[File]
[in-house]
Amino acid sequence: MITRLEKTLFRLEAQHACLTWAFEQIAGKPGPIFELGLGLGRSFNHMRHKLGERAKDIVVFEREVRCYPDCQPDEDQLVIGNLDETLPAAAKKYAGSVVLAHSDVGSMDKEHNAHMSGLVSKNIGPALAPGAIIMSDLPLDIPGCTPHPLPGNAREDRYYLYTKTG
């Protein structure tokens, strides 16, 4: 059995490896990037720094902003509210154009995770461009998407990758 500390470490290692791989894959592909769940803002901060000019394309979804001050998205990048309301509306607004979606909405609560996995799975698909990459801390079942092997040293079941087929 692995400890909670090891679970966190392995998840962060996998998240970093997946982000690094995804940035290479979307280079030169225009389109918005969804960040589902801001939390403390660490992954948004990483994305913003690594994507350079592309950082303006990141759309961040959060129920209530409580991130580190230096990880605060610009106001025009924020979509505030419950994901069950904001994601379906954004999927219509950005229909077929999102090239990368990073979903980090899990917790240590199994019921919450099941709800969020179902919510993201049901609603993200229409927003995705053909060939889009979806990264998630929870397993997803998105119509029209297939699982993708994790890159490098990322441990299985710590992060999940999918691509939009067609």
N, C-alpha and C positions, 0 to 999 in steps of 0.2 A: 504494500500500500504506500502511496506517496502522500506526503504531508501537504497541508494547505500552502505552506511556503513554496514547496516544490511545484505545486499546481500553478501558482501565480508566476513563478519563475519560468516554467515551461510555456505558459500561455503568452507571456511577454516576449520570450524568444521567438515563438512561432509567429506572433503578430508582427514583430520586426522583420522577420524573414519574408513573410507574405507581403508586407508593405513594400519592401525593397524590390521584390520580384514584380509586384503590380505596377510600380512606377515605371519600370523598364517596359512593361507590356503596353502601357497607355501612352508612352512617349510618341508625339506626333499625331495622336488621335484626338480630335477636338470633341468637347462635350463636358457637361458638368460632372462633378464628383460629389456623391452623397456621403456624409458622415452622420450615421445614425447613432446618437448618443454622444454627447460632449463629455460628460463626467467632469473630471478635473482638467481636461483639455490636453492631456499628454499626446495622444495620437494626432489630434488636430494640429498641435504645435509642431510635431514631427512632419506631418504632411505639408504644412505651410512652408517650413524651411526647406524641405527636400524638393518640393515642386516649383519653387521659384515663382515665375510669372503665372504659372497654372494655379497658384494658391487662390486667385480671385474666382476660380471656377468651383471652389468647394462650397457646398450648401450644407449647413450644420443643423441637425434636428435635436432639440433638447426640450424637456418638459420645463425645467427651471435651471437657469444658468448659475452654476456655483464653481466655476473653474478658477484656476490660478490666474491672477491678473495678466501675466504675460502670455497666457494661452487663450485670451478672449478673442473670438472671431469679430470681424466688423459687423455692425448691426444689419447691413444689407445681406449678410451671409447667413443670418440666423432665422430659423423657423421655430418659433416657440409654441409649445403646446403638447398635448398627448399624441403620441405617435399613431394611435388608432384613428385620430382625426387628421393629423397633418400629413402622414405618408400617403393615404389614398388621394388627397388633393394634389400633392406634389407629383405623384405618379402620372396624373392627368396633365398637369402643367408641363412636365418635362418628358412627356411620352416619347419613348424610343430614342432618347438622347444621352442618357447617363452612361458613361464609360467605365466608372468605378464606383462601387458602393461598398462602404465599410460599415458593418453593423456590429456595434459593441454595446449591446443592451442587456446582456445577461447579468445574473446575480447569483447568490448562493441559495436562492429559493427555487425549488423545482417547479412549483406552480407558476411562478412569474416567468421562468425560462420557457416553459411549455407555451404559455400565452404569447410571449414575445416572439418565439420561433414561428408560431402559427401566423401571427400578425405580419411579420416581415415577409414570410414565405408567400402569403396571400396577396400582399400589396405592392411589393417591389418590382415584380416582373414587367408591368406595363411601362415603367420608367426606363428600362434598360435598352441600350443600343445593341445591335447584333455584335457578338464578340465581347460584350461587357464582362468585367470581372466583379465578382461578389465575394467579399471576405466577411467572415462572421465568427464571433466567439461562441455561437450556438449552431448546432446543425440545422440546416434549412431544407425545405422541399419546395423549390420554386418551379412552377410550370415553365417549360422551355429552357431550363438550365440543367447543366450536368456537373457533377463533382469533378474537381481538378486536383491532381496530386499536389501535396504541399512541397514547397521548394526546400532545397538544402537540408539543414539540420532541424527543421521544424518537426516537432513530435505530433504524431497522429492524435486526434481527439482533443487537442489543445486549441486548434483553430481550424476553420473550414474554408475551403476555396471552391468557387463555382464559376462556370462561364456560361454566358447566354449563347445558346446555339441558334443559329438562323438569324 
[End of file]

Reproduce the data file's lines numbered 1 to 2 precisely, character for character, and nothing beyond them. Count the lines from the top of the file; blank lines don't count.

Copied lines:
[in-house]
Amino acid sequence: MITRLEKTLFRLEAQHACLTWAFEQIAGKPGPIFELGLGLGRSFNHMRHKLGERAKDIVVFEREVRCYPDCQPDEDQLVIGNLDETLPAAAKKYAGSVVLAHSDVGSMDKEHNAHMSGLVSKNIGPALAPGAIIMSDLPLDIPGCTPHPLPGNAREDRYYLYTKTG